Pacific Blue's announcement of new trans-Tasman services is seen as part of a plan by parent company Virgin Blue to create an Asia-Pacific network.
Yesterday Pacific Blue said it would start flying nine return trips a week from Auckland to Sydney, starting in October.
The airline said it would be getting another 180-seat Boeing 737-800 aircraft in early September to fly the new route, bringing its total fleet number to nine. The new services added nearly 169,000 extra seats each year.
A fortnight ago the company announced it would fly between Auckland and Melbourne from next month.
Virgin's operations were to stretch beyond Australasia and the Polynesian islands - including Fiji, Samoa and the Cook Islands - to the United States, the Sydney Morning Herald reported today.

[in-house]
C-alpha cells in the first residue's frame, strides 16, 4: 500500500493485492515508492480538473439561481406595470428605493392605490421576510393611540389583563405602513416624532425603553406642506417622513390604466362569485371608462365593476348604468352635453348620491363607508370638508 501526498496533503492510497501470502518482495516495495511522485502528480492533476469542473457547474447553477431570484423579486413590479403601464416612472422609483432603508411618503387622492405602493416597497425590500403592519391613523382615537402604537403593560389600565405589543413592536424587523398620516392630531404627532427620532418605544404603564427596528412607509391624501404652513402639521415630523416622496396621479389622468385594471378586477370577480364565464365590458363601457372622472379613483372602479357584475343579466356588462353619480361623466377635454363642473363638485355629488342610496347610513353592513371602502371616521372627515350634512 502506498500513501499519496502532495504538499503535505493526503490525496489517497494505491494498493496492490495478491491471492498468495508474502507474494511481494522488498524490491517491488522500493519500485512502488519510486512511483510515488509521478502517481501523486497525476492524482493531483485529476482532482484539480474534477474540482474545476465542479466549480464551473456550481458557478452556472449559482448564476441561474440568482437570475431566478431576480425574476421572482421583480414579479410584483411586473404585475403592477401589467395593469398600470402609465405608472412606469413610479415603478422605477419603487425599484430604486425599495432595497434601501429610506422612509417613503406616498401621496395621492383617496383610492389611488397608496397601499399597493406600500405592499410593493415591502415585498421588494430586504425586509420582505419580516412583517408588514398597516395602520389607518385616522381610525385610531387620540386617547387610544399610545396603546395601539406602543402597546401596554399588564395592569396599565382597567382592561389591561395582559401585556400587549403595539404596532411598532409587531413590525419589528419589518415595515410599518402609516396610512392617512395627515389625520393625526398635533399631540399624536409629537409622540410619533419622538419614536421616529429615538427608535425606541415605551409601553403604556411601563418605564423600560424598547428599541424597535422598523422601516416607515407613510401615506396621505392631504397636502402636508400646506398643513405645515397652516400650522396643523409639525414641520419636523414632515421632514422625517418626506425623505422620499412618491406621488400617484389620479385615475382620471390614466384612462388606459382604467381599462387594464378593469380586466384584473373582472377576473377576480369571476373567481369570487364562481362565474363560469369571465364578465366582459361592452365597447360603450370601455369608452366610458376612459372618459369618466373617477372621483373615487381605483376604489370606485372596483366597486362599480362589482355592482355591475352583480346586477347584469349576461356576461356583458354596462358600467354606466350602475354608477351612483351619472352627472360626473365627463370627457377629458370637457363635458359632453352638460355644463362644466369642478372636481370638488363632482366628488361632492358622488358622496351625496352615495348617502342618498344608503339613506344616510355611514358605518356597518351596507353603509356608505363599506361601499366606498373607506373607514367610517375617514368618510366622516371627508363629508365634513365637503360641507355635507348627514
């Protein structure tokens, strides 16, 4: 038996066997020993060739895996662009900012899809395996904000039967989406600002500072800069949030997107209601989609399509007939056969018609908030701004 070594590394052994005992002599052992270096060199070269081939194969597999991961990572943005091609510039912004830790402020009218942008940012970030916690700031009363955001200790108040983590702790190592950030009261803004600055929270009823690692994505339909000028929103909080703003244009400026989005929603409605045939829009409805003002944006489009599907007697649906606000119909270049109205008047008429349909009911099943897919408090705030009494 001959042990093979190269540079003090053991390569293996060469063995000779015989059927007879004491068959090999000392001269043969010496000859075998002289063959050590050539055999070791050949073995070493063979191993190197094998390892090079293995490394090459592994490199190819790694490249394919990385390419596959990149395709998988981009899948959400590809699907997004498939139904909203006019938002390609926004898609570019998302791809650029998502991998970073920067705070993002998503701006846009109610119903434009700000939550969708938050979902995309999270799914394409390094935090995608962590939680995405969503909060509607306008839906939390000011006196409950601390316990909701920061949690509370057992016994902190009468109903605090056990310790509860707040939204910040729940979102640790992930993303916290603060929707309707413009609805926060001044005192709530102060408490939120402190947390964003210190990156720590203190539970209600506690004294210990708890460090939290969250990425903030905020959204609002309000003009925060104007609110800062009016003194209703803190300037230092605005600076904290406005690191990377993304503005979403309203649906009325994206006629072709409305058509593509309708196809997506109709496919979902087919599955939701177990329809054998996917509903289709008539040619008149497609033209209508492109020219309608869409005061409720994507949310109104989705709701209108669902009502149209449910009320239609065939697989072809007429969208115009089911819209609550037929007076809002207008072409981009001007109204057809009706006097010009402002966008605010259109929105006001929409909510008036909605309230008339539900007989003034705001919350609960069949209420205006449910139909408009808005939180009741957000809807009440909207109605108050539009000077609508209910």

In December, its international offshoot, V Australia, begins 10 return flights a week on the trans-Pacific route.
Virgin Blue confirmed yesterday it was on track for its first scheduled flight between Sydney and Los Angeles on December 15.
A Shaw Stockbroking analyst, Brent Mitchell, said: "They struggle to make money in New Zealand but they see it as part of a long-term plan to be able to link in with the US services."
Deutsche Bank analyst Cameron McDonald said the ability of carriers to maintain passenger numbers on the trans-Tasman route would be helped by the strength of the Australian dollar against the kiwi.
A slowdown in the economies on both sides of the Tasman might not be altogether negative for airlines because Australian travellers could favour New Zealand over jetting to Europe or the US, he said.
"(Virgin) are trying to manage the capacity as best they can, so they clearly think the market is there to take delivery of that (extra Boeing) aircraft," he said.